Beer sales have fallen for the eighth year in a row, with 381 million fewer pints being drunk in 2012, according to a new study.
The British Beer and Pub Association (BBPA) said the figures showed how the Government’s “damaging” tax policy was hitting the pub trade.
The association has joined campaign groups in calling for a review of the beer duty escalator, introduced in 2008, which sees tax on beer increase by two per cent above inflation each year.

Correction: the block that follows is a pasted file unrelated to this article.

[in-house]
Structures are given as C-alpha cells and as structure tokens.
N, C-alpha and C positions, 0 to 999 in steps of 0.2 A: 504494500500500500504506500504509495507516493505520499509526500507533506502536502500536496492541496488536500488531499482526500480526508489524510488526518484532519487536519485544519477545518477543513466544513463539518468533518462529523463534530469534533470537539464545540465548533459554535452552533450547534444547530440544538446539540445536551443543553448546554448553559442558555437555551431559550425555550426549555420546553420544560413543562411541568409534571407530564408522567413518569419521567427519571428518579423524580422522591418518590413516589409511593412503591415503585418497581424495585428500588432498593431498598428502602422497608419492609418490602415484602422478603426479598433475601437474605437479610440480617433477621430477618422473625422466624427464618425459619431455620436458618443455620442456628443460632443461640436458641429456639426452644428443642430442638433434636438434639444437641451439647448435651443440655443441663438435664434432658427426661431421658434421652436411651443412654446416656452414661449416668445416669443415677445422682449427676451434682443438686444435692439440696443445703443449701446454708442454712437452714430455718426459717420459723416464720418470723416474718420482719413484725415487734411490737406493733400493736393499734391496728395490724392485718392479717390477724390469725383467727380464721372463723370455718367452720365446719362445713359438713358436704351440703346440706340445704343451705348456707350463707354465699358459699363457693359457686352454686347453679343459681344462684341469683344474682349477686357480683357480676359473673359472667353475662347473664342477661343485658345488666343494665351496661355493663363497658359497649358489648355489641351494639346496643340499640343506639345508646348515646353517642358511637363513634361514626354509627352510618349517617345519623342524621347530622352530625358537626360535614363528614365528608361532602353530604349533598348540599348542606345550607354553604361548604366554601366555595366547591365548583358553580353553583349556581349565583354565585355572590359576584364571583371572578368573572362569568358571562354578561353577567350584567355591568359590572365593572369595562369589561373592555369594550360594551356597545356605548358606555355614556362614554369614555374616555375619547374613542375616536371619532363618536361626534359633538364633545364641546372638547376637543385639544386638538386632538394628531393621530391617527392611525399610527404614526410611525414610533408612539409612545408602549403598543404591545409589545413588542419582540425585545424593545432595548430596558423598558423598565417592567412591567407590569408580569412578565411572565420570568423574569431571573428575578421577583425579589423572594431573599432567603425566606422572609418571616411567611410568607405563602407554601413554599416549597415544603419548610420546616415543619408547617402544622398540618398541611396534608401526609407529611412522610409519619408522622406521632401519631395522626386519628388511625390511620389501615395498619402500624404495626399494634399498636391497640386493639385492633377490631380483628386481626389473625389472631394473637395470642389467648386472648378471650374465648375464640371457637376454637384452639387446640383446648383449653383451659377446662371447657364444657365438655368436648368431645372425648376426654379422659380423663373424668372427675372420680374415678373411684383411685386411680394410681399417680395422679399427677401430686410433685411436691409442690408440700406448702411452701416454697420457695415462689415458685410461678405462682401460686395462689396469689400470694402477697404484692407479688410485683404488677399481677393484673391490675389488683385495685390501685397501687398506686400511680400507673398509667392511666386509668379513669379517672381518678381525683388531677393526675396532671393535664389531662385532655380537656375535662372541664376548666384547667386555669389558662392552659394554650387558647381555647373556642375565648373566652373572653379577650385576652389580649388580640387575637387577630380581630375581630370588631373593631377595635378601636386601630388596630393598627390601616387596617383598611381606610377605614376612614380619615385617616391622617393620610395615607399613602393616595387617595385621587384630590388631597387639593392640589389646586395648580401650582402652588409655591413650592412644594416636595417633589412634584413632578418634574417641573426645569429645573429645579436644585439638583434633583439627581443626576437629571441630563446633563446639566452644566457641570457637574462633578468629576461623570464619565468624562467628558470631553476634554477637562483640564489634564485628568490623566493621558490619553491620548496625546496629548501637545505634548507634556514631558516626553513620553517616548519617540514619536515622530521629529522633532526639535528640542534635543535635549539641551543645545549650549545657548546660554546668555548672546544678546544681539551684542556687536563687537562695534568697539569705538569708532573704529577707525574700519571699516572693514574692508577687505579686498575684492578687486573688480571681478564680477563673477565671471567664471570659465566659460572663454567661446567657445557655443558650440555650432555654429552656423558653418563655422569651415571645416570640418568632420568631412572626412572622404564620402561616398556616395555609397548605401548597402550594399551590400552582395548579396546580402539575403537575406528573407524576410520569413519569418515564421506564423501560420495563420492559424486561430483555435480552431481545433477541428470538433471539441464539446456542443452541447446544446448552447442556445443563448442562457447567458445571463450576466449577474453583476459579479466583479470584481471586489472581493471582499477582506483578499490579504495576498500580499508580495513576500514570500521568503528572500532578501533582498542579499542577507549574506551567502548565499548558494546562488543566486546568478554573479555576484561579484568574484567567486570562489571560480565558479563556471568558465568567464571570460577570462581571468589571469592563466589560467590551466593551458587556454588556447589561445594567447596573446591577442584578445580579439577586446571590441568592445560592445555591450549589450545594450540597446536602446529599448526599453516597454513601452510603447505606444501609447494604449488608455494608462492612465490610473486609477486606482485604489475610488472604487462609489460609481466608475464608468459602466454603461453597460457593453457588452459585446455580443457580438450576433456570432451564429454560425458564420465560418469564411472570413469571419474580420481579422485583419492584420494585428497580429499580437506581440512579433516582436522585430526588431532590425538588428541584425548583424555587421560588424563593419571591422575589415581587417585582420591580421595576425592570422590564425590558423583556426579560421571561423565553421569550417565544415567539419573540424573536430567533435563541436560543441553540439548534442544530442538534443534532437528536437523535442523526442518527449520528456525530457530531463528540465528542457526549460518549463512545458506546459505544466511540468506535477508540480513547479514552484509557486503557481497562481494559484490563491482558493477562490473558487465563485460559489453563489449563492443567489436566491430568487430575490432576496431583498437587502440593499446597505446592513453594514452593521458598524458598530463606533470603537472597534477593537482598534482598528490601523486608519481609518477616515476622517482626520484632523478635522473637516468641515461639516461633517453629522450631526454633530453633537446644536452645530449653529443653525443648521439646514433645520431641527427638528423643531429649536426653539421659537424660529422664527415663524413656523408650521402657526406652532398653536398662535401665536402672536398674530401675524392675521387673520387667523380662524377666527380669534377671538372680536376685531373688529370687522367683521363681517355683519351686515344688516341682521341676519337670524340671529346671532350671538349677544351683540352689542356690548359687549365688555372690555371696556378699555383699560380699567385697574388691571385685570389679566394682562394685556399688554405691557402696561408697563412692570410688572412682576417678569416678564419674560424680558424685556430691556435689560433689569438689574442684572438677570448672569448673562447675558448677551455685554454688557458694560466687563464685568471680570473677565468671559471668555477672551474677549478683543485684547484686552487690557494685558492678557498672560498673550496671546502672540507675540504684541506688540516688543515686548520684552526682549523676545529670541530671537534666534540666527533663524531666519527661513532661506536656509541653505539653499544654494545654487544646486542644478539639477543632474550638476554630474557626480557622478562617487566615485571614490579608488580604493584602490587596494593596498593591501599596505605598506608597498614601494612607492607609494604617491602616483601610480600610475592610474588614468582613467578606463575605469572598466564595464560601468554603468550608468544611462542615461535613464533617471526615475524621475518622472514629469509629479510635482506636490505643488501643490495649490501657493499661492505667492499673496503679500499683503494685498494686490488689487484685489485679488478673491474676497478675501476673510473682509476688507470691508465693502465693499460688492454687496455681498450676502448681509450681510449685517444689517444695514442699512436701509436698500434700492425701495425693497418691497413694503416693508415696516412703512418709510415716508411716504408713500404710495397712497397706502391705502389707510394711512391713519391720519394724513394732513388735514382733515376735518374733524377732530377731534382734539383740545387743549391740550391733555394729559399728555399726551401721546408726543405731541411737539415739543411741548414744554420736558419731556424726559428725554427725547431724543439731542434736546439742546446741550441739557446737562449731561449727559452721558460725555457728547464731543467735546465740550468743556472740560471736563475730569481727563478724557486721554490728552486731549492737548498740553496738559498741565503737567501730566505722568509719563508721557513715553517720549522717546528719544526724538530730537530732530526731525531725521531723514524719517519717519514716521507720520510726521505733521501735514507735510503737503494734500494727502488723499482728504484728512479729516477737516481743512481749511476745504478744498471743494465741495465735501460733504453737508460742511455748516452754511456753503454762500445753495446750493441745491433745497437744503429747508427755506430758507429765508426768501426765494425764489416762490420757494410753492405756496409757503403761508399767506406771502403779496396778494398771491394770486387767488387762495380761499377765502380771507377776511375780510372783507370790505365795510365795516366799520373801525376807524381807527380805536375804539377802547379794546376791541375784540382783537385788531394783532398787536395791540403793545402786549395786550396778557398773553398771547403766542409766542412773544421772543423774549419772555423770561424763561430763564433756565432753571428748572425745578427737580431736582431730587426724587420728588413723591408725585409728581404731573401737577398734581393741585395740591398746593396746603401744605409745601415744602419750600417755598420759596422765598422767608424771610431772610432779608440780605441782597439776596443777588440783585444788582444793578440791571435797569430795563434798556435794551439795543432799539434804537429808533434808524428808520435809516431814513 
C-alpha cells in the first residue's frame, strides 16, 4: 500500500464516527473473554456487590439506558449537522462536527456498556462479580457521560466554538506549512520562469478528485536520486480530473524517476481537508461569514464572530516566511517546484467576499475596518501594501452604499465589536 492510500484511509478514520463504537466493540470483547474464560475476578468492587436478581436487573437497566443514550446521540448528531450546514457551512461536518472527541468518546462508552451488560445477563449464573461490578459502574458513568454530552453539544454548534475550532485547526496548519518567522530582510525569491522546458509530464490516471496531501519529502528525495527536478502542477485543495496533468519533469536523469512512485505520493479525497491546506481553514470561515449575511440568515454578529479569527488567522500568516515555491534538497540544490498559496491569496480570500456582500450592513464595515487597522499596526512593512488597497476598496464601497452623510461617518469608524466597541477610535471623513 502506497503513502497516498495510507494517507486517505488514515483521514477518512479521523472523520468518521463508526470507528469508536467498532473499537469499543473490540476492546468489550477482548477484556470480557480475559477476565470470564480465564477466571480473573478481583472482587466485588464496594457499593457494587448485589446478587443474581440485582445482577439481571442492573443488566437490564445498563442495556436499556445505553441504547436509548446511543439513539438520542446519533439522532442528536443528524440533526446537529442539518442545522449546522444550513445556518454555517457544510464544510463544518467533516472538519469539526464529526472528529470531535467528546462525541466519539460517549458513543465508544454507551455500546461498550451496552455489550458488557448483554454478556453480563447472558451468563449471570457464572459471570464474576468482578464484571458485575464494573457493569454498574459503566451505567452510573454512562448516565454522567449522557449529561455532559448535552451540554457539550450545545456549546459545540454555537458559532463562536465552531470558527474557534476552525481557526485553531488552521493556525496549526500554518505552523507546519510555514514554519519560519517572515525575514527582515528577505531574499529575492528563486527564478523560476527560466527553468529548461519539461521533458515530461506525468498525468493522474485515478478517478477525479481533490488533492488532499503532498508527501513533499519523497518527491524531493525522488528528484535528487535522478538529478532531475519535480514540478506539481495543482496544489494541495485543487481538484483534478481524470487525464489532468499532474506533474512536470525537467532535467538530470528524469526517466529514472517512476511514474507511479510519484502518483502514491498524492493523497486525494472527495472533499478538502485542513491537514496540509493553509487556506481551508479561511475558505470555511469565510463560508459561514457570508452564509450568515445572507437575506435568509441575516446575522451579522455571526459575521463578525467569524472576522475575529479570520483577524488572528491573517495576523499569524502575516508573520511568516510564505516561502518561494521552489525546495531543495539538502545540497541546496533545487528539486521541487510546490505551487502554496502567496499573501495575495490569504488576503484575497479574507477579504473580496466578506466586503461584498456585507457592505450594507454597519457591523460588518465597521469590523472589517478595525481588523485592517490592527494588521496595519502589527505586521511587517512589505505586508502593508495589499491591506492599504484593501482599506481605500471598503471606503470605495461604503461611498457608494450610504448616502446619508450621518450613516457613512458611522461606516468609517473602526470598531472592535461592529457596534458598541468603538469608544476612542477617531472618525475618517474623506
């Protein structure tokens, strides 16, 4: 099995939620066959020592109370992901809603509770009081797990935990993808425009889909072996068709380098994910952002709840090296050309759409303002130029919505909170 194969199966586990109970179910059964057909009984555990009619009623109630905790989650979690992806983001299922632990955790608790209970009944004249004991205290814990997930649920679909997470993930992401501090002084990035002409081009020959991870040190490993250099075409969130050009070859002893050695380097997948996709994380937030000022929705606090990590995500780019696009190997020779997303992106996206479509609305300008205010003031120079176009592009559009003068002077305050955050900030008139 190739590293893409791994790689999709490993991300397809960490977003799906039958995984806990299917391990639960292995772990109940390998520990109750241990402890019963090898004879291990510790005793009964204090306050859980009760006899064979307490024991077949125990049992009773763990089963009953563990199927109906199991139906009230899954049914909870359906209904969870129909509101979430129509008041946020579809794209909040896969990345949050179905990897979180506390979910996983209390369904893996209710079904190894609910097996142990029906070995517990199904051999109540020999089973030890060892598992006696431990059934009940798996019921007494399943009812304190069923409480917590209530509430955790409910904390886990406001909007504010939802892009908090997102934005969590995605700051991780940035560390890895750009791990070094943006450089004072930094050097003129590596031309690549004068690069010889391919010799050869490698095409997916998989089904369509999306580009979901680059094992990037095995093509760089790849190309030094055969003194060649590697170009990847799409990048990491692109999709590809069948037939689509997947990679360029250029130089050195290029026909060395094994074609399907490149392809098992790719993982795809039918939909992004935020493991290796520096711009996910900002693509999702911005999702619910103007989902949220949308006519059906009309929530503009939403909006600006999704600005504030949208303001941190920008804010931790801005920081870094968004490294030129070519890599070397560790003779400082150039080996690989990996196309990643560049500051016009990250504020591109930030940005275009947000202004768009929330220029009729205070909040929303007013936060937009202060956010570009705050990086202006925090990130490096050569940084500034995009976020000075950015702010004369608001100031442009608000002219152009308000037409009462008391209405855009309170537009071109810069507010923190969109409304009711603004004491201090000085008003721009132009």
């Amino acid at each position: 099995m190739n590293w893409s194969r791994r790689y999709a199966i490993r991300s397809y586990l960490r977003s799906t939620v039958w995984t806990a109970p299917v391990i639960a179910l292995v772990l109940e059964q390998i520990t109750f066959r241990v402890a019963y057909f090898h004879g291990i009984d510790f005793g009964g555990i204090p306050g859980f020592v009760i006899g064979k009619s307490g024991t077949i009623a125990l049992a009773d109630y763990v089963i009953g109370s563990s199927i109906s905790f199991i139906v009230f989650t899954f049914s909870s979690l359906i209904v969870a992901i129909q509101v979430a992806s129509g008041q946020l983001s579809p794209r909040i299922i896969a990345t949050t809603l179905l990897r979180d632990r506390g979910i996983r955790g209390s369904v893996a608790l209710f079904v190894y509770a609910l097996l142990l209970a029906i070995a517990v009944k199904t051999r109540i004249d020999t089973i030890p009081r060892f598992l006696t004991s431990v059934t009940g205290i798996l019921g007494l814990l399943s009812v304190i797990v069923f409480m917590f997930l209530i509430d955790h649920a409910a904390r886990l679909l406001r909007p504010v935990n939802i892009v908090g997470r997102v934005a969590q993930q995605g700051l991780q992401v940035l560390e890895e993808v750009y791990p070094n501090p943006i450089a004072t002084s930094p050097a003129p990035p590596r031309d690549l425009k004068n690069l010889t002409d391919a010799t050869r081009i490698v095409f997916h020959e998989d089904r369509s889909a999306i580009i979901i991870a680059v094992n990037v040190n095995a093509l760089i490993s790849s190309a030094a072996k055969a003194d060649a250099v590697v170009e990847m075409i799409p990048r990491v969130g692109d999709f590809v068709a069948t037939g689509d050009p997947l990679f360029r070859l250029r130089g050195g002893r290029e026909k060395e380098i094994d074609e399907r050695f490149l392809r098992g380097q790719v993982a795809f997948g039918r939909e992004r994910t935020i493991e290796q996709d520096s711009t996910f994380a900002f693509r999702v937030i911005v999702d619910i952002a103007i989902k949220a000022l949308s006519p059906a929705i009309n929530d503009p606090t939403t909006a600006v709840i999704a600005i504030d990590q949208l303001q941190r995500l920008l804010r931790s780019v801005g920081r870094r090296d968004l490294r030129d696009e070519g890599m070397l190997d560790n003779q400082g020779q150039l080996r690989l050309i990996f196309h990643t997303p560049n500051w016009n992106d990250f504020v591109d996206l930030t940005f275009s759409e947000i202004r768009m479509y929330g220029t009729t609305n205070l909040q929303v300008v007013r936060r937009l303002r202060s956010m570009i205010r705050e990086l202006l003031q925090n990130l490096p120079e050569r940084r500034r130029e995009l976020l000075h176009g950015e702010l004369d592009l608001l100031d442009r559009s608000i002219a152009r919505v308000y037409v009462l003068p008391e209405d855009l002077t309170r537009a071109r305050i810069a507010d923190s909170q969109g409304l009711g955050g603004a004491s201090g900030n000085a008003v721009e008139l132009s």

More than 100,000 people have signed a petition in protest at the extra tax, urging the Chancellor to announce in the March Budget that it will be scrapped.
Pub beer sales slumped by 4.8 per cent in the final quarter of 2012 compared with a year earlier, with total beer sales down by 4.7 per cent over the year. Around 138 million fewer pints of beer were drunk in the final quarter of 2012.
Brigid Simmonds, chief executive of the BBPA, said: “These figures show that the Government needs to stop its full-on tax assault on our vital beer and pub industry.”